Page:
China’s tough cybersecurity law goes into effect on June 1, which prohibits Internet service providers (ISPs) from collecting and selling personal information.
Under the law, ISPs are not permitted to collect any personal information from users that is irrelevant to their services. Personal information must be handled in a way that is line with laws and agreements.
The law also states that the government will take steps to “monitor, defend and handle cybersecurity risks and threats originating from within the country or overseas sources, protecting key information infrastructure from attack, intrusion, disturbance and damage.”
Users now have the right to request that ISPs delete their information if their information is abused.
Cybersecurity management organizations are required to protect information obtained and are not permitted to leak or sell information, including commercial secrets and private information.
Anyone who violates the law will face hefty fines. Network operators will be given a warning if in violation of the law. If the necessary action isn’t taken after the warning, network operators and/or users may face a heavy fine between RMB 50,000 and RMB 100,000.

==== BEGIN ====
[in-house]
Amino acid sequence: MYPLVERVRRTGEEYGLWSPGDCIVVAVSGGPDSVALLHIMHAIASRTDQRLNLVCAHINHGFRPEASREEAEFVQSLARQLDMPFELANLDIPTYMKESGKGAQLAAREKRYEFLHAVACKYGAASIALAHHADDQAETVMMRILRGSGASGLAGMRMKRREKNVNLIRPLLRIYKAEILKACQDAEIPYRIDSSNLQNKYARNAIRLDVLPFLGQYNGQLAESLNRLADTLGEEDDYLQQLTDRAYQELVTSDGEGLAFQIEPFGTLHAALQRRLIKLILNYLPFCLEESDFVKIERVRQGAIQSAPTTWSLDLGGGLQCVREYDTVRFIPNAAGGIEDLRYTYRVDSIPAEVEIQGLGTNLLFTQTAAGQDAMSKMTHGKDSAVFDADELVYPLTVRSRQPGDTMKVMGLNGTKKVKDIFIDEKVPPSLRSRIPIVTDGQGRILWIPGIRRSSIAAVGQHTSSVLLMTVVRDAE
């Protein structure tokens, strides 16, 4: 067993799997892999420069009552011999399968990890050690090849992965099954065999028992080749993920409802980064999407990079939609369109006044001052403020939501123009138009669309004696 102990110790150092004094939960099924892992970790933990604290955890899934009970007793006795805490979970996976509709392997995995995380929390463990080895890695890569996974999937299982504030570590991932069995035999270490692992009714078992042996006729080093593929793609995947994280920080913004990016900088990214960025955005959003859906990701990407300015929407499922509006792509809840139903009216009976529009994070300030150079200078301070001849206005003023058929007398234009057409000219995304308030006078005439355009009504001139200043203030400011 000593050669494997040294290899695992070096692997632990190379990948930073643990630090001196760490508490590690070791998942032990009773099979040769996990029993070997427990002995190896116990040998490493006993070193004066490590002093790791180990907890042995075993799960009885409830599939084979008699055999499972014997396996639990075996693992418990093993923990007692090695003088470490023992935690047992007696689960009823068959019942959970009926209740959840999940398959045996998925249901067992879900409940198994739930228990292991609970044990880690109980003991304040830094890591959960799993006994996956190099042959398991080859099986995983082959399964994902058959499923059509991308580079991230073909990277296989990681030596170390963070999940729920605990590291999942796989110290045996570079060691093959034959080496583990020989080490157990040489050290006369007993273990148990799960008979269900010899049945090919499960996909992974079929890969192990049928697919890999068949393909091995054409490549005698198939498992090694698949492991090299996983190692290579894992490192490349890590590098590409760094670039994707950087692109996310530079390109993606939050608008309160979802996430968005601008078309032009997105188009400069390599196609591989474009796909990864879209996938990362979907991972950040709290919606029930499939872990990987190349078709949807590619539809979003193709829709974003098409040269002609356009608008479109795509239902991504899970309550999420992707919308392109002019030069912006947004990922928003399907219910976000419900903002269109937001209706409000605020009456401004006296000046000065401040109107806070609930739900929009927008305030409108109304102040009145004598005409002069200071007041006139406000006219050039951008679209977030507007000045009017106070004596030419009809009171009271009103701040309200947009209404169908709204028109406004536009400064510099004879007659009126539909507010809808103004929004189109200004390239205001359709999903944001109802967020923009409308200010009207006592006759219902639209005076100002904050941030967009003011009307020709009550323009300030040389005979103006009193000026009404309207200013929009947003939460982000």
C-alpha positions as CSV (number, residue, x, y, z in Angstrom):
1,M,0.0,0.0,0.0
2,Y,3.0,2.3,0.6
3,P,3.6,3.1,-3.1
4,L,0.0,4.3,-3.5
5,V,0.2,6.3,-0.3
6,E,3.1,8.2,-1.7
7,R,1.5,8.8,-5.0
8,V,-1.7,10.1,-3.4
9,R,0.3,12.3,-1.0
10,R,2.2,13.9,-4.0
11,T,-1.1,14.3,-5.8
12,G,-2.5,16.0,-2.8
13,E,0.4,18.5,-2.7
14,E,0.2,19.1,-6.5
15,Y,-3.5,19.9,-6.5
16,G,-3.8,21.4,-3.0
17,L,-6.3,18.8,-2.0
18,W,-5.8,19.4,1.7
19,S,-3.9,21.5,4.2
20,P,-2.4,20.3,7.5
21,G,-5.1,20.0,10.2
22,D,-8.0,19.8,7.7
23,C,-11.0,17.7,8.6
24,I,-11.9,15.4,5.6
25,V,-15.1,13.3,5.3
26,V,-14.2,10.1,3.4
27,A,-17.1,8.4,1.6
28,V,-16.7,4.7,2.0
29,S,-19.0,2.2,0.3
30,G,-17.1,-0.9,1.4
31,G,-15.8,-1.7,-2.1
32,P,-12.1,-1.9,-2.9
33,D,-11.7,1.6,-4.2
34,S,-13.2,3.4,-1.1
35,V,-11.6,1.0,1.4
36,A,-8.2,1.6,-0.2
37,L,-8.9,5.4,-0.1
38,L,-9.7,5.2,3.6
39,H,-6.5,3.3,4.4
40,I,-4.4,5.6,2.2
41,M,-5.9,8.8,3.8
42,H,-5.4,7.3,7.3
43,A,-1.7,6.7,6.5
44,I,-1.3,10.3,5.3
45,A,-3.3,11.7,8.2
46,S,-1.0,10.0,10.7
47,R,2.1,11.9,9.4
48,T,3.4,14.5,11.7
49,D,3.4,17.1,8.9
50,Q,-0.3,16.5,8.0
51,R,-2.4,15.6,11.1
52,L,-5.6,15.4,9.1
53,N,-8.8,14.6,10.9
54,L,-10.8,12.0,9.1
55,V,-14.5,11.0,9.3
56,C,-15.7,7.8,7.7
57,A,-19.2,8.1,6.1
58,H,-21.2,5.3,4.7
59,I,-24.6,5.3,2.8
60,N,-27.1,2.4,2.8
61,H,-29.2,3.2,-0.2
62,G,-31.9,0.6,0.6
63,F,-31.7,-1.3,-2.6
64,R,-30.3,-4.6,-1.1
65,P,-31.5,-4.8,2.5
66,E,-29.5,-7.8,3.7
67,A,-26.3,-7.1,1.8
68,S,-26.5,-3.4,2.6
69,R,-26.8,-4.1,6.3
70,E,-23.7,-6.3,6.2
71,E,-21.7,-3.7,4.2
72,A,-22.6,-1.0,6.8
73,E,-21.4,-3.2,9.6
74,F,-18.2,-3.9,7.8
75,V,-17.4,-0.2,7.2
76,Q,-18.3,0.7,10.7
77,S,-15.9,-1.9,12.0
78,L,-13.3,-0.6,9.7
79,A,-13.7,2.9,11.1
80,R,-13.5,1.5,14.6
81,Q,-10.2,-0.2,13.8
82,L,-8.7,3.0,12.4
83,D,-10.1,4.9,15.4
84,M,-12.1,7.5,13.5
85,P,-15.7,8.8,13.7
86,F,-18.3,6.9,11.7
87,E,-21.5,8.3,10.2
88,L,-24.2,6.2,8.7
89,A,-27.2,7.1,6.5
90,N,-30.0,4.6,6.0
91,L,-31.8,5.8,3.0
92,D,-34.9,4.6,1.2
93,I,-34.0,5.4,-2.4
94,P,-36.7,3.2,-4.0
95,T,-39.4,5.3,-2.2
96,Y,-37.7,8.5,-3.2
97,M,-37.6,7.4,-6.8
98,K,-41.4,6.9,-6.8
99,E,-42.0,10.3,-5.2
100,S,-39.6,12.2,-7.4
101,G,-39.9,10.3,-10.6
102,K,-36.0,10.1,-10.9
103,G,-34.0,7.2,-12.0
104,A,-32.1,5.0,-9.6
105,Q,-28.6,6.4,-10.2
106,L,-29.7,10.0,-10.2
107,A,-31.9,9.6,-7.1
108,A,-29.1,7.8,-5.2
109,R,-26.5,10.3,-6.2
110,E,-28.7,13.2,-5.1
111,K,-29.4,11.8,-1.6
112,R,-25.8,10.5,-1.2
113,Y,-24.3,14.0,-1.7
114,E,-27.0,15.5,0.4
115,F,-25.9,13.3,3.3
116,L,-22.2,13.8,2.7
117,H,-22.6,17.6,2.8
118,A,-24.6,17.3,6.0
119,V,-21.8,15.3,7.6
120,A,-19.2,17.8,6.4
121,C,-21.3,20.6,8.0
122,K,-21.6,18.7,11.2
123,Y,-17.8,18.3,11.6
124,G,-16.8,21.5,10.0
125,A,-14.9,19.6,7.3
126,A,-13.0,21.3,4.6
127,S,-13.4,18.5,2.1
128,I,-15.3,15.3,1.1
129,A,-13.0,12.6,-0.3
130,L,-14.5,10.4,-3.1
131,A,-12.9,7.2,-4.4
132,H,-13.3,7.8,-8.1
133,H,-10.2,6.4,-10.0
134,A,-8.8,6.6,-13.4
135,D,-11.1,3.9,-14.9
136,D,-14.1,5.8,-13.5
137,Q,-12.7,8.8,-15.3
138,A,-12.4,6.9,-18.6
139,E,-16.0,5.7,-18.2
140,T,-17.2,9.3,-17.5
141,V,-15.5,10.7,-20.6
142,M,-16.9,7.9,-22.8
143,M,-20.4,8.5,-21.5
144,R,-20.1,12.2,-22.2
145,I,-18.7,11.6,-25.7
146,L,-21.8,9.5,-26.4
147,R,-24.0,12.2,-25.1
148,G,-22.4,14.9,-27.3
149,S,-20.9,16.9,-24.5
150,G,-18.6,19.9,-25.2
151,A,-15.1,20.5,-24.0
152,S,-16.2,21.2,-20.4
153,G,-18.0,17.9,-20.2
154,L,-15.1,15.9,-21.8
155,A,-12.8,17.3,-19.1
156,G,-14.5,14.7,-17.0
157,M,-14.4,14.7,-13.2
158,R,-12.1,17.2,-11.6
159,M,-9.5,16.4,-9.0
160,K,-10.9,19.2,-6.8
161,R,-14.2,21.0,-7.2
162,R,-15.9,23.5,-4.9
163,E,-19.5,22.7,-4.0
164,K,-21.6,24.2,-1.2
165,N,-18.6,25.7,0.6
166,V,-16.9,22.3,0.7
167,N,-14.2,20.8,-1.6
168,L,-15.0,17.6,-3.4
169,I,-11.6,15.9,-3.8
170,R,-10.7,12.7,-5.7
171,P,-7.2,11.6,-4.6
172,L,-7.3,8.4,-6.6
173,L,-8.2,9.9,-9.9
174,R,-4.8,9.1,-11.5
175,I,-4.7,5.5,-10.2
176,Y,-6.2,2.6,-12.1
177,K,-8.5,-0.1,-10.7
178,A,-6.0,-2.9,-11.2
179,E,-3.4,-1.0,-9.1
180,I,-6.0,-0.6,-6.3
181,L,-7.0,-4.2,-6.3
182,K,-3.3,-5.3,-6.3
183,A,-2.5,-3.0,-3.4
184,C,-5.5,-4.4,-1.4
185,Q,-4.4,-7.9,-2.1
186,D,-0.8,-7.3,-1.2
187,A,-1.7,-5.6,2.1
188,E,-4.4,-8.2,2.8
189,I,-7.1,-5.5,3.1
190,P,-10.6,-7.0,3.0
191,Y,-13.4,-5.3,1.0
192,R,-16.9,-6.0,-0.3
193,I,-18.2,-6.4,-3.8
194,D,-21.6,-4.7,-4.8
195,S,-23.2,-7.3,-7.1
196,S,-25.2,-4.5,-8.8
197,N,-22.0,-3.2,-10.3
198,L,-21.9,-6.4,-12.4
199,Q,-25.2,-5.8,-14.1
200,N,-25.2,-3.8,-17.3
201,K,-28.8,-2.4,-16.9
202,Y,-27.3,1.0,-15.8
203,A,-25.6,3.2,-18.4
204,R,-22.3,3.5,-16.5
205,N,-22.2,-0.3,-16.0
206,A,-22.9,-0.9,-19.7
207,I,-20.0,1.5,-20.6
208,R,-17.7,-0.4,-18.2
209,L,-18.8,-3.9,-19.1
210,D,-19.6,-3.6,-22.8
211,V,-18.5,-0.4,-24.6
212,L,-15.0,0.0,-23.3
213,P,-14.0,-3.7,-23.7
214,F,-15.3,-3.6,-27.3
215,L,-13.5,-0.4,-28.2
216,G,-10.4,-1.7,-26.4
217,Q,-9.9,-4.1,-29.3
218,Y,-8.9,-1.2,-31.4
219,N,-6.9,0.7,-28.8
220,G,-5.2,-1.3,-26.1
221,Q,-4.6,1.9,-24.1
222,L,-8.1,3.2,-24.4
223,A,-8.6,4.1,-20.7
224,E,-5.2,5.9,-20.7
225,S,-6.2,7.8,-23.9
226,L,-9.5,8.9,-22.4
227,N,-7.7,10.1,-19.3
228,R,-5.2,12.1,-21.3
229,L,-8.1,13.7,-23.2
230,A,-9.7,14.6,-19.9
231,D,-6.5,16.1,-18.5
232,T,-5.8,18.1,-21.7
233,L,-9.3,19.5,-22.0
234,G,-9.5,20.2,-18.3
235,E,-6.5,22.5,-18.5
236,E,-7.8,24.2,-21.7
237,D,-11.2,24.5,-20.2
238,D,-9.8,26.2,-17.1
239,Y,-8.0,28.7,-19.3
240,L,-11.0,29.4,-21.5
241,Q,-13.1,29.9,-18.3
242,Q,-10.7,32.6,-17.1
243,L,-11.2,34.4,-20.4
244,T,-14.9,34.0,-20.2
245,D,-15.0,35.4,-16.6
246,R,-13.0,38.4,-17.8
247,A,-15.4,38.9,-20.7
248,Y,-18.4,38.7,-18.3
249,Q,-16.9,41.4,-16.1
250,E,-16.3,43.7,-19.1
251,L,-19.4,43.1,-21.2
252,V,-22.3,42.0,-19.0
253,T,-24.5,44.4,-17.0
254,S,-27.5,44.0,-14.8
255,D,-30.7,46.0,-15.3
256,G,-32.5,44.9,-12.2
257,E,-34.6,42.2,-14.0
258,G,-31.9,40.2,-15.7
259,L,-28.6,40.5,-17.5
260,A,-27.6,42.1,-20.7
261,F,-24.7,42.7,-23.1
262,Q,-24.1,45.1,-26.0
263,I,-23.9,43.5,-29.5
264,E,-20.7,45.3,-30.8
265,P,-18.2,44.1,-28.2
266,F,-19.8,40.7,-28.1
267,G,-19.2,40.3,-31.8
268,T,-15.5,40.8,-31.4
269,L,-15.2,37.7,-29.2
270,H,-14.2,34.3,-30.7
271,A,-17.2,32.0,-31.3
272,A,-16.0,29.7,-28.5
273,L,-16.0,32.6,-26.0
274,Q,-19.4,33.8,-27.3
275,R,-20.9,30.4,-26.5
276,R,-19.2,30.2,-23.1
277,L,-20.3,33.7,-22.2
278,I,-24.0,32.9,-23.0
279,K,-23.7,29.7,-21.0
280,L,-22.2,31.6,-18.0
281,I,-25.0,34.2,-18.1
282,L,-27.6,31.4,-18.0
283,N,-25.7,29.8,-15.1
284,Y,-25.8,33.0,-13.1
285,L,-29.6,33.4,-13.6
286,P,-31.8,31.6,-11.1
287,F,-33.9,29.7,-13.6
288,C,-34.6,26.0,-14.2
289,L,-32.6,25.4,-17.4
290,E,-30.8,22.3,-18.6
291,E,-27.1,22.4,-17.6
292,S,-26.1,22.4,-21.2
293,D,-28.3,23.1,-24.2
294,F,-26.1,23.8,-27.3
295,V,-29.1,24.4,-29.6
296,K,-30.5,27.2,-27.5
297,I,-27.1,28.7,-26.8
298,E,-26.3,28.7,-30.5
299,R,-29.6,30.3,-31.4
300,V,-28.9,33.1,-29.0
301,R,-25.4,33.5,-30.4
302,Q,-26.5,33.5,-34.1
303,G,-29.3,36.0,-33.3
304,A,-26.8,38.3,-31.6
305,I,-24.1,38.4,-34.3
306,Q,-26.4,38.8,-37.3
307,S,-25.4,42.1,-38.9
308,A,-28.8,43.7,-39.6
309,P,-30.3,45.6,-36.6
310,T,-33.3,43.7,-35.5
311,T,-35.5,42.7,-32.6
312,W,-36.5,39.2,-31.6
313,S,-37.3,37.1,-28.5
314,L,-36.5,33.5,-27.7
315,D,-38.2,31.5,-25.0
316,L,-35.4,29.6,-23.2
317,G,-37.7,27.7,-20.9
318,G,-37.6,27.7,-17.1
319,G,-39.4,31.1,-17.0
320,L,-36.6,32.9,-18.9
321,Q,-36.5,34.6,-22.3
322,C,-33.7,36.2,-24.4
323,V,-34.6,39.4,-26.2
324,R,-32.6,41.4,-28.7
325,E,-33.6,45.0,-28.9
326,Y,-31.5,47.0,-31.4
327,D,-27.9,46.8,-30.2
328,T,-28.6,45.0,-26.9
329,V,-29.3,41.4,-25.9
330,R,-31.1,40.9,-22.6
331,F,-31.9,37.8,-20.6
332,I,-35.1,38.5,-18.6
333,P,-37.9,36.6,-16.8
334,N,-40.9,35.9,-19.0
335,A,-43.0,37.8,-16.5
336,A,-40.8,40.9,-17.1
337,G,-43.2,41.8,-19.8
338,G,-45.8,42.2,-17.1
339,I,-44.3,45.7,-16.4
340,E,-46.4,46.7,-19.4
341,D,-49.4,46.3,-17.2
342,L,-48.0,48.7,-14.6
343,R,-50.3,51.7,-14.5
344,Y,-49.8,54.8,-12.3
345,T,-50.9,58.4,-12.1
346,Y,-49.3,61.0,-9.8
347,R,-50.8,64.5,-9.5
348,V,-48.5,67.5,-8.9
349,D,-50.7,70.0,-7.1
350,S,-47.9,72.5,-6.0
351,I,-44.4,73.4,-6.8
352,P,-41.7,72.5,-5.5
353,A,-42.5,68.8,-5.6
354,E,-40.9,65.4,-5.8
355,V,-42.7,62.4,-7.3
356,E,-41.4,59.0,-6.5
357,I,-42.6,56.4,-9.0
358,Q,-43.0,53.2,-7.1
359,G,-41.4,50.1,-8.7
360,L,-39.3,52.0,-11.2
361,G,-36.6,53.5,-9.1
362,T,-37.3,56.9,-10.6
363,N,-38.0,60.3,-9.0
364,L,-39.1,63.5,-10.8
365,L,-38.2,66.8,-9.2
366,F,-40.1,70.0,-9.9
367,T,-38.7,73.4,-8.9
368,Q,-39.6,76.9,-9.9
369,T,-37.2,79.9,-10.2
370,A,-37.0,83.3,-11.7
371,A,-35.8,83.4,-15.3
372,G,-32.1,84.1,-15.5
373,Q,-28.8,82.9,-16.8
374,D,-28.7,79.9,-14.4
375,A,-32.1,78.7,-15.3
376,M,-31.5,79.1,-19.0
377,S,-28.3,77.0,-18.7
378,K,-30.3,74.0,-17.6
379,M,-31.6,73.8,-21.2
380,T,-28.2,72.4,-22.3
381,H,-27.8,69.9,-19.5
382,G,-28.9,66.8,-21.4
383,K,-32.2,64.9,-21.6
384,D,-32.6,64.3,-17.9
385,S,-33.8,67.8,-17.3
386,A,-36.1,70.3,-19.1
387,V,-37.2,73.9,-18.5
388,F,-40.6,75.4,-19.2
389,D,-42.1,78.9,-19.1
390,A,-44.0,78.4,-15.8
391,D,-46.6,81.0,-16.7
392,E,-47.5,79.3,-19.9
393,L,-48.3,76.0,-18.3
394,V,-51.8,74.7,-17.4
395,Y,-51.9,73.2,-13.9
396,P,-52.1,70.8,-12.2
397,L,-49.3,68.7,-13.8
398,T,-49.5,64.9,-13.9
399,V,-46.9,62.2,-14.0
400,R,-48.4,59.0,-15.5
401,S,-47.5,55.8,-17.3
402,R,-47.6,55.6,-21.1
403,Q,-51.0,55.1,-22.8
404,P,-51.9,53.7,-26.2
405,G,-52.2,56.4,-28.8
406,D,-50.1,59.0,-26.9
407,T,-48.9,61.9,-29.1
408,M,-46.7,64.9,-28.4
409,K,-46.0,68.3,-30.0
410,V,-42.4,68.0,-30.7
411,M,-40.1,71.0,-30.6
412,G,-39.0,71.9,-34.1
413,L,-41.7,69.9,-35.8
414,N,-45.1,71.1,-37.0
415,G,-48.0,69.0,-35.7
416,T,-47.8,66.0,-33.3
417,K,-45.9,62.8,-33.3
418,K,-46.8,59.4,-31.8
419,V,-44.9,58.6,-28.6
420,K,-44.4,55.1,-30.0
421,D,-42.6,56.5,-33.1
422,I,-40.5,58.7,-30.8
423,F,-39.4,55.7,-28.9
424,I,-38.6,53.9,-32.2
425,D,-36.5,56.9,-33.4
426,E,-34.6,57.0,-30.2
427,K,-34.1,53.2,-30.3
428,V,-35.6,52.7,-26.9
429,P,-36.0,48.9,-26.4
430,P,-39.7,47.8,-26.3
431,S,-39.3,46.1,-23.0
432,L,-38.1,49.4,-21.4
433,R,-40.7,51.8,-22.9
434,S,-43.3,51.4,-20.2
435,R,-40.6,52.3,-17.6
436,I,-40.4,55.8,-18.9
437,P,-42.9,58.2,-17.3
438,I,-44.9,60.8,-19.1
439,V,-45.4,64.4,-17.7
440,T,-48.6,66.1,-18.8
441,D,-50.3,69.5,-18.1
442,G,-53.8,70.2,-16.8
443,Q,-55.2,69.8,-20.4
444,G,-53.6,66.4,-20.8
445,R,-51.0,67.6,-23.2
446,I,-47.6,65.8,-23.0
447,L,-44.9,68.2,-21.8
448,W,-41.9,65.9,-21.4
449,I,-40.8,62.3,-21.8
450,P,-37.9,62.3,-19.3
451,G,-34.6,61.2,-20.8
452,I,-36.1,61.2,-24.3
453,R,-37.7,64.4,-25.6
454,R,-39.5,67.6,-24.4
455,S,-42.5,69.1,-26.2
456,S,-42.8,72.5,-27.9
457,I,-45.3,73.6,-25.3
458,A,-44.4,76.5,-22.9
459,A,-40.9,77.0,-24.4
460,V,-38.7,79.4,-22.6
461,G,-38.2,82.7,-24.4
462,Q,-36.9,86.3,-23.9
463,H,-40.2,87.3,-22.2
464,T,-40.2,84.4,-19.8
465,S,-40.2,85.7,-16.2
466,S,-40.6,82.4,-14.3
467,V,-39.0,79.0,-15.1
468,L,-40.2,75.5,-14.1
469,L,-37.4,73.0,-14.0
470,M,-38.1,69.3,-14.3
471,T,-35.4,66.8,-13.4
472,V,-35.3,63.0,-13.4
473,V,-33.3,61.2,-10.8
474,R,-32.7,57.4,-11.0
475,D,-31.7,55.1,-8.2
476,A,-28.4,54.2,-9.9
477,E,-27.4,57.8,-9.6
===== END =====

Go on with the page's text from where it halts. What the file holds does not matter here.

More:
China’s cybersecurity law also bans the use of the Internet to sell prohibited goods or conduct fraud. Users may not use the Internet to incite separatism, endanger national security, support terrorism or incite hatred.
A new regulation requires groups and individuals to get permission before releasing news on social networks and messaging apps.
The aim of the law is to enhance cybersecurity and to punish illegal activities online.
Along with cybersecurity measures, the law also requires drones weighing more than 250 grams to be registered under real names for civil aviation safety purposes.
The law also includes a provision that amends the regulation on farming pesticides, banning the use of highly toxic products on edible crops and limits the use of pesticides.